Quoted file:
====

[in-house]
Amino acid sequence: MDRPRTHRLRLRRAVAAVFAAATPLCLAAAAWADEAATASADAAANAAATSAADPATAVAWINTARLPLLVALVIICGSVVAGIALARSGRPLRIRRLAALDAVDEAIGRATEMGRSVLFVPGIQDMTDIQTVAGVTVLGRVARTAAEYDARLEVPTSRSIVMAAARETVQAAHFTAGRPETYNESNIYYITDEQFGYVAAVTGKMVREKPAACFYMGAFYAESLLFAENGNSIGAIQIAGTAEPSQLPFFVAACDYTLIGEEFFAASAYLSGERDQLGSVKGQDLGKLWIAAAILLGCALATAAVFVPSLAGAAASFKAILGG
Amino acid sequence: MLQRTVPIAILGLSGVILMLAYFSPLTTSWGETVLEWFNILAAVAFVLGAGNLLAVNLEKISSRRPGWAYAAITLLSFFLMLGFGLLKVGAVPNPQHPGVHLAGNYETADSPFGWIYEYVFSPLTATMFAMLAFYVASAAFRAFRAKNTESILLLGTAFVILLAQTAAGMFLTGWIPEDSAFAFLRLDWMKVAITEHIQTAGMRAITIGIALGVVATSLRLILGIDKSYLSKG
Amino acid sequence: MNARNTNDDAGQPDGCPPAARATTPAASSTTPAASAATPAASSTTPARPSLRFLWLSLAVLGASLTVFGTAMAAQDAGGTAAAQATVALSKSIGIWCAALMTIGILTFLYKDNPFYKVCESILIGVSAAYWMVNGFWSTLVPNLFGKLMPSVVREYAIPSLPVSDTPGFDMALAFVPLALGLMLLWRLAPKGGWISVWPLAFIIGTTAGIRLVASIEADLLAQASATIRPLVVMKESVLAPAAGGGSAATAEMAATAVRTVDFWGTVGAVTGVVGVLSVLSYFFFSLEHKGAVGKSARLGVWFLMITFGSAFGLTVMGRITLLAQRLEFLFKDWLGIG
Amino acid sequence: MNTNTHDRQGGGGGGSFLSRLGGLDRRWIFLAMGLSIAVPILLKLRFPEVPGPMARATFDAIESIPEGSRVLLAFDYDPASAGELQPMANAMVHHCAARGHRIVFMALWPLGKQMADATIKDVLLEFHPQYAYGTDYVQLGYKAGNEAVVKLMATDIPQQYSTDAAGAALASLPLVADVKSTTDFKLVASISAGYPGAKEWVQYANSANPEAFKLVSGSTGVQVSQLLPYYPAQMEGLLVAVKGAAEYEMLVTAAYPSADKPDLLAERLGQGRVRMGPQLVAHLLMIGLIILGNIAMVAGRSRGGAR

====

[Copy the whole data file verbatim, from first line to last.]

[in-house]
Amino acid sequence: MDRPRTHRLRLRRAVAAVFAAATPLCLAAAAWADEAATASADAAANAAATSAADPATAVAWINTARLPLLVALVIICGSVVAGIALARSGRPLRIRRLAALDAVDEAIGRATEMGRSVLFVPGIQDMTDIQTVAGVTVLGRVARTAAEYDARLEVPTSRSIVMAAARETVQAAHFTAGRPETYNESNIYYITDEQFGYVAAVTGKMVREKPAACFYMGAFYAESLLFAENGNSIGAIQIAGTAEPSQLPFFVAACDYTLIGEEFFAASAYLSGERDQLGSVKGQDLGKLWIAAAILLGCALATAAVFVPSLAGAAASFKAILGG
Amino acid sequence: MLQRTVPIAILGLSGVILMLAYFSPLTTSWGETVLEWFNILAAVAFVLGAGNLLAVNLEKISSRRPGWAYAAITLLSFFLMLGFGLLKVGAVPNPQHPGVHLAGNYETADSPFGWIYEYVFSPLTATMFAMLAFYVASAAFRAFRAKNTESILLLGTAFVILLAQTAAGMFLTGWIPEDSAFAFLRLDWMKVAITEHIQTAGMRAITIGIALGVVATSLRLILGIDKSYLSKG
Amino acid sequence: MNARNTNDDAGQPDGCPPAARATTPAASSTTPAASAATPAASSTTPARPSLRFLWLSLAVLGASLTVFGTAMAAQDAGGTAAAQATVALSKSIGIWCAALMTIGILTFLYKDNPFYKVCESILIGVSAAYWMVNGFWSTLVPNLFGKLMPSVVREYAIPSLPVSDTPGFDMALAFVPLALGLMLLWRLAPKGGWISVWPLAFIIGTTAGIRLVASIEADLLAQASATIRPLVVMKESVLAPAAGGGSAATAEMAATAVRTVDFWGTVGAVTGVVGVLSVLSYFFFSLEHKGAVGKSARLGVWFLMITFGSAFGLTVMGRITLLAQRLEFLFKDWLGIG
Amino acid sequence: MNTNTHDRQGGGGGGSFLSRLGGLDRRWIFLAMGLSIAVPILLKLRFPEVPGPMARATFDAIESIPEGSRVLLAFDYDPASAGELQPMANAMVHHCAARGHRIVFMALWPLGKQMADATIKDVLLEFHPQYAYGTDYVQLGYKAGNEAVVKLMATDIPQQYSTDAAGAALASLPLVADVKSTTDFKLVASISAGYPGAKEWVQYANSANPEAFKLVSGSTGVQVSQLLPYYPAQMEGLLVAVKGAAEYEMLVTAAYPSADKPDLLAERLGQGRVRMGPQLVAHLLMIGLIILGNIAMVAGRSRGGAR